Juárez is diseased. It doesn’t take a thorough read of Murder City: Cuidad Juárez and the Global Economy’s New Killing Fields to pick up on the fact that something is alarmingly wrong in a city where jobs pay immorally low wages, drugs and the people who deal them infiltrate the culture in all aspects, where the government and police are corrupt and massacre is commonplace.
For nearly 360 pages, though, writer Charles Bowden explores what a year in one of the most dangerous cities in the world—just a short walk away from the U.S. border—is like. He interviews a journalist fleeing for political asylum in the U.S. after an article he wrote offended the wrong person. He interviews a religious figure operating a makeshift mental asylum in the desert. He interviews a former sicario who has killed, and killed, and killed, and killed, now hunted by other killers and left with the weight of his sins.
In between these interviews, he watches as Mexican police exhume bodies from a neighborhood death house—which is exactly you think it is—and searches for a former patient at that asylum named “Miss Sinaloa,” who was brought there after a brutal rape at the hands of the Mexican police officers. Miss Sinaloa becomes a metaphor for Juárez, one that is interesting, but unnecessary. Juárez is a place that is recognizable to us. It is beautiful and hideous, human and barbaric.
Unfortunately, Bowden’s prose—a hard-bitten, clichéd New Journalism slice of Hemingway machismo—threatens to sink the book with a vague, abstract vibe that, though perhaps well-intentioned, does a disservice to the people of Juárez, whose stories have been woefully underreported by the U.S. and Mexican media. They come across as merely sketches at times here. In a recent interview with the New Yorker’s Book Bench, Bowden said the style was an attempt to convey the “the pain, the fear, and the ruin of the city.” Maybe, but I think it was an attempt to write a modern classic, the product of writer’s ego.
Bowden lets enough of a traditional narrative shine through to make the book—which runs for a short-but-by-no-means-breezy 230 pages—readable. That leaves the remaining pages of the book to an appendix where Bowden attempts to record the 2008 Juárez murders.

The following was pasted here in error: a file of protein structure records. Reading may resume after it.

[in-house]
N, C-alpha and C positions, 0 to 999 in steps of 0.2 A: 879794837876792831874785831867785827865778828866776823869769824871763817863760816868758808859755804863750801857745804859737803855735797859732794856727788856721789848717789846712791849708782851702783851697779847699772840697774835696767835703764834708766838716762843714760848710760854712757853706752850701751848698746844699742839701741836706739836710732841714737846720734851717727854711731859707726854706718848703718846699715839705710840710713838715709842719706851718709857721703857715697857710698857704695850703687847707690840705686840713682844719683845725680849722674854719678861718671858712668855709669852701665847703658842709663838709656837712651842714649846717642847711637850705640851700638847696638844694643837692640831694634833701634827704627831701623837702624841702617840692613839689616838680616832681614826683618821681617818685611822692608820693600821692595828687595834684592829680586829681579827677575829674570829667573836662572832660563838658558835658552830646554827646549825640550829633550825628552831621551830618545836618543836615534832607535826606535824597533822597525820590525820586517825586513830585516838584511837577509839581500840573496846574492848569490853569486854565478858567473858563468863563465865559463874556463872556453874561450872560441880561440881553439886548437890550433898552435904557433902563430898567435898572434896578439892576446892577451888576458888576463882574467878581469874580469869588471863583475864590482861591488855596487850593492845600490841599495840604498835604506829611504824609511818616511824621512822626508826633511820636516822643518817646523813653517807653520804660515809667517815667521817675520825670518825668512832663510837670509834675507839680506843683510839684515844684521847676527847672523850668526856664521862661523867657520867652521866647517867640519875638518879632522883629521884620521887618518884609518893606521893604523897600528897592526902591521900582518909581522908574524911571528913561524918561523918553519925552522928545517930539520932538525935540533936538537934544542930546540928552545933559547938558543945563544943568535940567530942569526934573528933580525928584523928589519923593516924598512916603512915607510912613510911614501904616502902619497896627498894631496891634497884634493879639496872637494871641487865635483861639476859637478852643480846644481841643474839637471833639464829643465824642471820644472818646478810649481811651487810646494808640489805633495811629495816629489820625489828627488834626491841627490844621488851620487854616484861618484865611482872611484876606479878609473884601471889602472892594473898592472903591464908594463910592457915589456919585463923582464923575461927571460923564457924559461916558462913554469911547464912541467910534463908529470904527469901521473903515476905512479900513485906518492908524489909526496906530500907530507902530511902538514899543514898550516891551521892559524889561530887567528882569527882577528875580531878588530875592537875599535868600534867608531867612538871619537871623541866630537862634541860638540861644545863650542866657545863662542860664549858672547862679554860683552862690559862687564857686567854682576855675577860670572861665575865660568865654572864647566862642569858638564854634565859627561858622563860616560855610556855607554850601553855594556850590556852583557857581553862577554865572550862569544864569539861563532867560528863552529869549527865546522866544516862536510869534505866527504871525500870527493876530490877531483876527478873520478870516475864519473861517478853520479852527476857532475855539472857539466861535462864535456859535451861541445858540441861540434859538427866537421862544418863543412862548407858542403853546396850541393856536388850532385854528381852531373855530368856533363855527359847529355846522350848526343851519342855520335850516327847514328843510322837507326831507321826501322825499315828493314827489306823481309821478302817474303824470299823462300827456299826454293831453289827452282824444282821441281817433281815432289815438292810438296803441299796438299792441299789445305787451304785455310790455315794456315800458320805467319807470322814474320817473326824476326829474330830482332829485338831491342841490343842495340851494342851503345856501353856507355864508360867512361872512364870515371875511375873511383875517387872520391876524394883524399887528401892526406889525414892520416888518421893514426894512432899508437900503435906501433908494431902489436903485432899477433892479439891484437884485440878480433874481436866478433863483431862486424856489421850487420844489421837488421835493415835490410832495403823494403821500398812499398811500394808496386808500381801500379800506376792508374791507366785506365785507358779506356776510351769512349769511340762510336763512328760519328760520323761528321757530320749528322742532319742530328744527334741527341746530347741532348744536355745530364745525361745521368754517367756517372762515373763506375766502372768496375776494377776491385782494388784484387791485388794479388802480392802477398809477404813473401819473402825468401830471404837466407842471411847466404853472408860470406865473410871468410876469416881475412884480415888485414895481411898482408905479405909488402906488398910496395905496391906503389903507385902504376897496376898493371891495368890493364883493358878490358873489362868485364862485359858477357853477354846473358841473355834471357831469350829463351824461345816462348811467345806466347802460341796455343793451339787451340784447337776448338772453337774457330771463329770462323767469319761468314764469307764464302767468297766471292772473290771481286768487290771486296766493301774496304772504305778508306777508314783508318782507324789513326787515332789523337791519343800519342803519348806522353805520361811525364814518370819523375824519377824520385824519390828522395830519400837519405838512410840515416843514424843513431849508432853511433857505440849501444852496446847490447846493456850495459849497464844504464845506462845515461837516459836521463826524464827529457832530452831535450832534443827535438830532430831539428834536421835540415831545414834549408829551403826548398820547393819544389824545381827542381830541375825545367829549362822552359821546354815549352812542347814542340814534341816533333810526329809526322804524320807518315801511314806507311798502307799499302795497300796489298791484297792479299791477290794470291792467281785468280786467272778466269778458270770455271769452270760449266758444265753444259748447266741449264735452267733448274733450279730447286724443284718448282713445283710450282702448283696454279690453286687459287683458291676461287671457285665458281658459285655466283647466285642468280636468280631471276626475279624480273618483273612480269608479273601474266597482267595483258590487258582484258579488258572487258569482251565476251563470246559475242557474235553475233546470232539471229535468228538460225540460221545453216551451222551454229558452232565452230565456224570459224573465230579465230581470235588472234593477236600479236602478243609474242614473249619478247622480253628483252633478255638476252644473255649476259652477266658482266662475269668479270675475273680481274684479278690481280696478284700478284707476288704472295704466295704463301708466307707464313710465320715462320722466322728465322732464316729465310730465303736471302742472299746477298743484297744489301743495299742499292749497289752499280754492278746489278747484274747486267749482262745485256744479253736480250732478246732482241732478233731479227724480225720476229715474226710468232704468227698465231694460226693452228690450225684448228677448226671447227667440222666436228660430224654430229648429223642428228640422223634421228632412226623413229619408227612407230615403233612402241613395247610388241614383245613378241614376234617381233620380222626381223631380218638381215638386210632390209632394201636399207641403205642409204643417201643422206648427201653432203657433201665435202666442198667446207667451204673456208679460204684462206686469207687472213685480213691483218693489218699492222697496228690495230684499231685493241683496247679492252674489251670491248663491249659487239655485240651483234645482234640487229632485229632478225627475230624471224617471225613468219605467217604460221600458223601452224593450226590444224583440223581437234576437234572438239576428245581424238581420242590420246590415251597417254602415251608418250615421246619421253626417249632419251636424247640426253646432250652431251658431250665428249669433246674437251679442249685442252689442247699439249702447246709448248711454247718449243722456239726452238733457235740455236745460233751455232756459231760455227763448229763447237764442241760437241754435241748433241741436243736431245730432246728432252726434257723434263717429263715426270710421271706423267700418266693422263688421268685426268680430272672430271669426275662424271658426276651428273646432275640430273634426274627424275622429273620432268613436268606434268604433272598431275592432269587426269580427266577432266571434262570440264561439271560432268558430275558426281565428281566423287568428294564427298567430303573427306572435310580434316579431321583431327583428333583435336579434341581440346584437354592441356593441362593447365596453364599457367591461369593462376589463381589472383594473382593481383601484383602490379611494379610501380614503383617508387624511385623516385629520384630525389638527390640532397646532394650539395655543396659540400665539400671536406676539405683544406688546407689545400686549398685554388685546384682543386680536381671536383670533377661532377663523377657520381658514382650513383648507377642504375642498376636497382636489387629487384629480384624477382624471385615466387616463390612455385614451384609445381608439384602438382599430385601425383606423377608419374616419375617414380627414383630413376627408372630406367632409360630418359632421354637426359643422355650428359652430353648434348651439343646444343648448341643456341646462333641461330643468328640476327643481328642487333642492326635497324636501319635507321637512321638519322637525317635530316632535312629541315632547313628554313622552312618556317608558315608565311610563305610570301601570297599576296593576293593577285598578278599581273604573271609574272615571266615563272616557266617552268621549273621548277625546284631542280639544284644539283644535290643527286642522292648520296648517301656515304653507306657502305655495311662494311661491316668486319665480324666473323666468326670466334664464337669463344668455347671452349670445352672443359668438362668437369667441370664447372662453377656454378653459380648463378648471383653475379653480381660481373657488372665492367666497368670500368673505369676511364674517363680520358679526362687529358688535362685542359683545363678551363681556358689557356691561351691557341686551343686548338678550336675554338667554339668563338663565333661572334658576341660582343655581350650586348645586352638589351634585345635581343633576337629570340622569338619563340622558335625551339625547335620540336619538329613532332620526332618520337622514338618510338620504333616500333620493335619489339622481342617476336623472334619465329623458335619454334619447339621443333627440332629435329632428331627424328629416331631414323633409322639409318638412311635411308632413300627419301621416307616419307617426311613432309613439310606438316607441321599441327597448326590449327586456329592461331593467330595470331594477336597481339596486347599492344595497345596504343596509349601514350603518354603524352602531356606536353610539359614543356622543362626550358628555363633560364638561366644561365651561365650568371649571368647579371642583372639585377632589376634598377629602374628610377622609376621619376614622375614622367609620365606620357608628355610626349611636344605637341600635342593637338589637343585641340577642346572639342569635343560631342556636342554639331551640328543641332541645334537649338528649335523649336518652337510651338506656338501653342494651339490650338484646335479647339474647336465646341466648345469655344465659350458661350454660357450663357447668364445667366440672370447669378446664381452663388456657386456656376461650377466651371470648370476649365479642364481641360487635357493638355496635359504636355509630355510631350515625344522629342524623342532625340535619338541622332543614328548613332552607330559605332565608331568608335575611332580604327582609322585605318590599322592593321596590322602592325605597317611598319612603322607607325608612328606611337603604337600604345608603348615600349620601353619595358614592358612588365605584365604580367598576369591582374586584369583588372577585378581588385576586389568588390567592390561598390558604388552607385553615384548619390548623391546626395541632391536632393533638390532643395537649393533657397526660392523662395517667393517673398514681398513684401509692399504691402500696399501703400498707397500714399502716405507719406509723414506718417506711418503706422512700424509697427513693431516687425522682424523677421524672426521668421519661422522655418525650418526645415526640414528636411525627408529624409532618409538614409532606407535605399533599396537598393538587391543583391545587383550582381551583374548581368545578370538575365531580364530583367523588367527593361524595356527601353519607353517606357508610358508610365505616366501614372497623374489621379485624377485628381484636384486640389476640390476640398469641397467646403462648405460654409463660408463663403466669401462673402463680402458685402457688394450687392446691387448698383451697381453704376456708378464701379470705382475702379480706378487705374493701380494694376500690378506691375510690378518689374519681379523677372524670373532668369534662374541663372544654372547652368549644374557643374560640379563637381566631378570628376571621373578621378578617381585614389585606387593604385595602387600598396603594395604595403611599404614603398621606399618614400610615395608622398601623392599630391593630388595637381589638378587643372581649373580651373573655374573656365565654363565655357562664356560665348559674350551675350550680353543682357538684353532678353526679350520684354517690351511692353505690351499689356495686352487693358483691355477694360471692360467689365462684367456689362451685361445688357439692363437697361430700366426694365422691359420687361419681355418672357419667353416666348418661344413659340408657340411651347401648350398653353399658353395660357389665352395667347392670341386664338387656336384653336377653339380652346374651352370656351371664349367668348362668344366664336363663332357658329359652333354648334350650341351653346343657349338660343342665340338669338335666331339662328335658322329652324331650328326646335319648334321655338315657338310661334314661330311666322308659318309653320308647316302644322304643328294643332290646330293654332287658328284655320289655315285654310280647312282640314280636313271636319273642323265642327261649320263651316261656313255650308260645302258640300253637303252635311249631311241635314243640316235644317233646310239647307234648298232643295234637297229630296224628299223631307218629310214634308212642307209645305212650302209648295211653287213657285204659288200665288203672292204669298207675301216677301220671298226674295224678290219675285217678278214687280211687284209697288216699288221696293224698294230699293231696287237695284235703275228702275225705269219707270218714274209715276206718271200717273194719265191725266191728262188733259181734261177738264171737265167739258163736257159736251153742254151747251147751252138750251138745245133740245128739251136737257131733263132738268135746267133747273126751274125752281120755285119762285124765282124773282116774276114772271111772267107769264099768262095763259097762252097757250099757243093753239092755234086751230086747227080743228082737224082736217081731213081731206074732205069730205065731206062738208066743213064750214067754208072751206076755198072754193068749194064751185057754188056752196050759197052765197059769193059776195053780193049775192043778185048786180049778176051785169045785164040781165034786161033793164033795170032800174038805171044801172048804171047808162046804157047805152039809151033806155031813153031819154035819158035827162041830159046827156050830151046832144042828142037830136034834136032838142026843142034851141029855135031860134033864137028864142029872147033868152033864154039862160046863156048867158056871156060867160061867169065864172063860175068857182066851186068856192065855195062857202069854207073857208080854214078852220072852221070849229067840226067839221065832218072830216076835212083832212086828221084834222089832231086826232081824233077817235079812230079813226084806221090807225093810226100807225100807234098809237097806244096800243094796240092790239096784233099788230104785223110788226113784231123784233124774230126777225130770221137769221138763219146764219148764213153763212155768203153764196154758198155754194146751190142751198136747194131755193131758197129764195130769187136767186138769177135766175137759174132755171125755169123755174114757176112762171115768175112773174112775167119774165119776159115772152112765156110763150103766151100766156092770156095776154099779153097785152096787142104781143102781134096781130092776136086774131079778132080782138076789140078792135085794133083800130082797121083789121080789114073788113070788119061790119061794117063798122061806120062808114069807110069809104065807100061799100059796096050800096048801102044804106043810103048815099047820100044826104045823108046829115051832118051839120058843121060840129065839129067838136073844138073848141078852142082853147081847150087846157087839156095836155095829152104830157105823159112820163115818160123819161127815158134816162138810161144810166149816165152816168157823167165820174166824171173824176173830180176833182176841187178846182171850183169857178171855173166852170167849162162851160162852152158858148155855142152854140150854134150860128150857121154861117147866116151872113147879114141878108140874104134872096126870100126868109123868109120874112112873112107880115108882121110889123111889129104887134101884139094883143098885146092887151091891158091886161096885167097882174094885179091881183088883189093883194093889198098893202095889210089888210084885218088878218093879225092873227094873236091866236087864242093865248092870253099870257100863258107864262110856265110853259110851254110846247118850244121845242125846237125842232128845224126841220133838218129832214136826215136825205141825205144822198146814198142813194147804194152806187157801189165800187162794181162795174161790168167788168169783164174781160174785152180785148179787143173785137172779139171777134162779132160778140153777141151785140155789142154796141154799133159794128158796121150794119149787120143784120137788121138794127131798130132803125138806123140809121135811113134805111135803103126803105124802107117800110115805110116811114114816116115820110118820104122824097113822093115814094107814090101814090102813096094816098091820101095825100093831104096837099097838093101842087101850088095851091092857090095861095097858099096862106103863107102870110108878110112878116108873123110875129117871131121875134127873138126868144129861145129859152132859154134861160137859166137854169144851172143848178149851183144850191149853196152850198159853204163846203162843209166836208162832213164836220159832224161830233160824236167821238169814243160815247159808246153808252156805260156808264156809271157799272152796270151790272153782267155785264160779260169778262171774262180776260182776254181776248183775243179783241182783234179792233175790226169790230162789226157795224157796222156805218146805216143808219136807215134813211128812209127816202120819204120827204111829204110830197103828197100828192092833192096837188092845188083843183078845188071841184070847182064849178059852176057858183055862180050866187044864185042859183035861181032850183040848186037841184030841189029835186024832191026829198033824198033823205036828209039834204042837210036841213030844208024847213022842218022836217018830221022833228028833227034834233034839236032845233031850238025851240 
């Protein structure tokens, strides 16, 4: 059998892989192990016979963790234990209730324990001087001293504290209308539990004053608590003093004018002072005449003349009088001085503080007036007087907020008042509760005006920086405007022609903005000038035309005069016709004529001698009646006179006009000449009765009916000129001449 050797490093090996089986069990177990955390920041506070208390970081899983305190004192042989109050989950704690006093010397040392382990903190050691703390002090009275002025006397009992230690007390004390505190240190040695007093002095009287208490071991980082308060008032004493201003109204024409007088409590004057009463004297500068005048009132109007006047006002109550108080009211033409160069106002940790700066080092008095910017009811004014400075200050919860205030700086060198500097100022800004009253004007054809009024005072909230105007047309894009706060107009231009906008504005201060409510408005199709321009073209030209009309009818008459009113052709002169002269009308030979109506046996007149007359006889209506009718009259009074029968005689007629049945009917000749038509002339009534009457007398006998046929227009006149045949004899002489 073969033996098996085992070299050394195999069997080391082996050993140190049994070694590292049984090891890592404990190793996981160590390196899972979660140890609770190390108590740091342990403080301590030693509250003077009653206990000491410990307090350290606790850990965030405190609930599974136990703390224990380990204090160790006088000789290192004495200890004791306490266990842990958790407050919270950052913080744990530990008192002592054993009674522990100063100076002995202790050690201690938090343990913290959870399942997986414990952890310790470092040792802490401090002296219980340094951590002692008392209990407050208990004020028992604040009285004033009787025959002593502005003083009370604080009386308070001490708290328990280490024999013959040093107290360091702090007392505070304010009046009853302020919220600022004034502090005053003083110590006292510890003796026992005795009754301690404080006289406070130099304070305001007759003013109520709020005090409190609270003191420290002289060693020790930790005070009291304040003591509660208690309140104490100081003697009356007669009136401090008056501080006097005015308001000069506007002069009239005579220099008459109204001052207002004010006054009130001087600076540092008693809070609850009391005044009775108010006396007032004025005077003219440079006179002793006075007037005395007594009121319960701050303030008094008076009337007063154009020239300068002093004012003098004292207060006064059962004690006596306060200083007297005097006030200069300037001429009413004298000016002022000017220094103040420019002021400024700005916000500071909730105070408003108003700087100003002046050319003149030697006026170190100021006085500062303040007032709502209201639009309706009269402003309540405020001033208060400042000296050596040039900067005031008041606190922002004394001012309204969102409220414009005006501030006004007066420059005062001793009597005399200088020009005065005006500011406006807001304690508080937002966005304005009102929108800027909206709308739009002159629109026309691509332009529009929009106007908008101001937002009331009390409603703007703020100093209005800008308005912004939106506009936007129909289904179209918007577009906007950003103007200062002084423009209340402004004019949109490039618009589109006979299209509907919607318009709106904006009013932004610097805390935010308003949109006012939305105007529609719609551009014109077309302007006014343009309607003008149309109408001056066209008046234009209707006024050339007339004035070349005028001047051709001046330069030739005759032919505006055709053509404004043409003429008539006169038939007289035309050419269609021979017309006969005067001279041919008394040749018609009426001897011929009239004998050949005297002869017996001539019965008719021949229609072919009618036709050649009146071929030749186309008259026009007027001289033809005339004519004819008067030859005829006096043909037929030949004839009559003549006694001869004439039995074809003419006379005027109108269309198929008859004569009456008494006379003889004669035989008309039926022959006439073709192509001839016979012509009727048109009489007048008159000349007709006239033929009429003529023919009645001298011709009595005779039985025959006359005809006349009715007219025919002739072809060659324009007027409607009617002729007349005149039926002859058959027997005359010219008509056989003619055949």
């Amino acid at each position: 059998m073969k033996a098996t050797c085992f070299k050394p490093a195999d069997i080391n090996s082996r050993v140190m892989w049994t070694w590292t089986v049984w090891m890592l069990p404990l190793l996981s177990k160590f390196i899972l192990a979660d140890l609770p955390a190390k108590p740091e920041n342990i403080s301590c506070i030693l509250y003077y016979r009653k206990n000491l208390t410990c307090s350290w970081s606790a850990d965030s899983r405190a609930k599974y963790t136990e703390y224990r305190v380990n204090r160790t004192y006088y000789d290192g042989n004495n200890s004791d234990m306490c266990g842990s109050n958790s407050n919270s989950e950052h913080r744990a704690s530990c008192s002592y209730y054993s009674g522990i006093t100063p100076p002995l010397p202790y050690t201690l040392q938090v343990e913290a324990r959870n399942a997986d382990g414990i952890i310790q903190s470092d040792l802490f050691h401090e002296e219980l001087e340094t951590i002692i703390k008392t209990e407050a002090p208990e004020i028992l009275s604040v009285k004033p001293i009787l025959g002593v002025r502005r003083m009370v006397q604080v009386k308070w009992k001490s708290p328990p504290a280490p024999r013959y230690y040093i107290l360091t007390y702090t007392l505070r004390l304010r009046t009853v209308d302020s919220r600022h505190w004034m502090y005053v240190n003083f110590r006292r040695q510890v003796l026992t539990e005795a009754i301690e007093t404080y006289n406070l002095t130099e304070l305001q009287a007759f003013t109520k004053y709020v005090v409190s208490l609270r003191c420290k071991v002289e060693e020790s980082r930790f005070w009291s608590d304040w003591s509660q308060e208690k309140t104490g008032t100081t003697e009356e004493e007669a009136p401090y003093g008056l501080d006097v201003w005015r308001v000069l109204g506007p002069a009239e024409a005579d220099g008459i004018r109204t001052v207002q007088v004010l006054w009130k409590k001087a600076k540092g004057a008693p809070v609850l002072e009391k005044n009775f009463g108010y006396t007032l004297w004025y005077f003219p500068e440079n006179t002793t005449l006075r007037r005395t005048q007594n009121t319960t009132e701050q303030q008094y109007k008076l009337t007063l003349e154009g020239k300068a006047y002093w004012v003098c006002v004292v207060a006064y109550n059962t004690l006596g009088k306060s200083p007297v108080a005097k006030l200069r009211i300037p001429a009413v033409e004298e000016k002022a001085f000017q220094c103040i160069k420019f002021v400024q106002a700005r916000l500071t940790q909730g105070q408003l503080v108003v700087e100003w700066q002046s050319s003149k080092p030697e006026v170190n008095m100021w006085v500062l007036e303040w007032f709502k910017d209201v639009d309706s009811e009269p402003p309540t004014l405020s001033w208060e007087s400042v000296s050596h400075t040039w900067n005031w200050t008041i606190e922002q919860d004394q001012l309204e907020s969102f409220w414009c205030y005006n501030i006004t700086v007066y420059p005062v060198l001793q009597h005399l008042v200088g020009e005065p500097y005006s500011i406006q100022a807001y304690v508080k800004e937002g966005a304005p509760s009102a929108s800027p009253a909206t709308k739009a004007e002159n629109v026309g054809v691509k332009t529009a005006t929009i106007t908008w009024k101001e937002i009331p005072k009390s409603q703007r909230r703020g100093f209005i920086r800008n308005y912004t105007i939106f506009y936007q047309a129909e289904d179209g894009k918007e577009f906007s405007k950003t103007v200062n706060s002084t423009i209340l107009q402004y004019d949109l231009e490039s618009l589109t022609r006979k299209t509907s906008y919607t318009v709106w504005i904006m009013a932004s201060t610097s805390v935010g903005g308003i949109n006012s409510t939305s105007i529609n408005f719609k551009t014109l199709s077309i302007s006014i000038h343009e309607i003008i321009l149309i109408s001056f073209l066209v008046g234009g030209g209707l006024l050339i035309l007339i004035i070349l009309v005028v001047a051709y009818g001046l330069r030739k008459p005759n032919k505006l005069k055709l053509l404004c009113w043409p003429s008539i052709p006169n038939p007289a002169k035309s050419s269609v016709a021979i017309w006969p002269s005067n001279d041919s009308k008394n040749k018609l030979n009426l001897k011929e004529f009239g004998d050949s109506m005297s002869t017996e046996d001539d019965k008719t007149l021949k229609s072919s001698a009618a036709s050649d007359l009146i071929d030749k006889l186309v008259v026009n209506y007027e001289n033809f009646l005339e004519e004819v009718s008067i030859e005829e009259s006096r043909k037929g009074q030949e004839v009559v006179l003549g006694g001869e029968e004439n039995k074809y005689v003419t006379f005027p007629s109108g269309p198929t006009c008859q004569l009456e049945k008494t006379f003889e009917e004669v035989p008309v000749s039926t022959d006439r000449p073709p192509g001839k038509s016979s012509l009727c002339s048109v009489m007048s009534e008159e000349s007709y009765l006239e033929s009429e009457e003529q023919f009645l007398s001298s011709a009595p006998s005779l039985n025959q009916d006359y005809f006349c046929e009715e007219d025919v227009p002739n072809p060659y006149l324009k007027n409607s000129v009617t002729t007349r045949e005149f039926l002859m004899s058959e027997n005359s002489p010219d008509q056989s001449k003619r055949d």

If you can complete the appendix without tearing up and feeling your heart sink into your stomach, then you are a stronger than I. The crushing weight of the repeated, meaningless murder—which is mostly happens to the city’s poor, both innocent and guilty—is too much for the human conscience to bear. I gave up after a few pages and just skimmed the seemingly infinite names, dates and causes of death.
Children raped and murdered. Old men murdered. Children orphaned. A city now home to more than 150,000 drug addicts. Thrill kills made by sicarios loaded with cocaine. Political assassinations, increasing in number.
What we bear witness to in Juárez—and Mexico as a whole—is not just a war for drugs (Bowden astutely notes that the corrupt Mexican Army seeks to control the drug trade for their own personal and financial reasons—many “seized” drug shipments somehow find their way back on the street in the U.S. and Mexico), but rather the entire breakdown of law, order, civilization and humanity within a nation that borders our own. It is not a problem confined to a race or nation, though, but rather a problem endemic in us forever—the darkness ever-present in men’s souls and hearts.
Murder City is long on description and short on answers, and for good reason. What solutions are there for human depravity? None stick. Truly “clean” religious figures are hard to find in a country where priests have been quoted saying the drug dealers that build their cathedrals and churches are very generous—where sicarios have their bullets blessed by priests. When Bowden, an atheist, finds them, he allows them to speak in long blocks of text. A good man is hard to find. Drug money isn’t part of life in Juárez, it fuels life.
Bowden, for his part, focuses on the hopelessness of jobs in a city that is considered by some to be a model of the global economy, but where in reality workers work grueling hours to produce inexpensive American goods for $70 a week in a town where the cost of living is only about 10 percent less than it is in the U.S.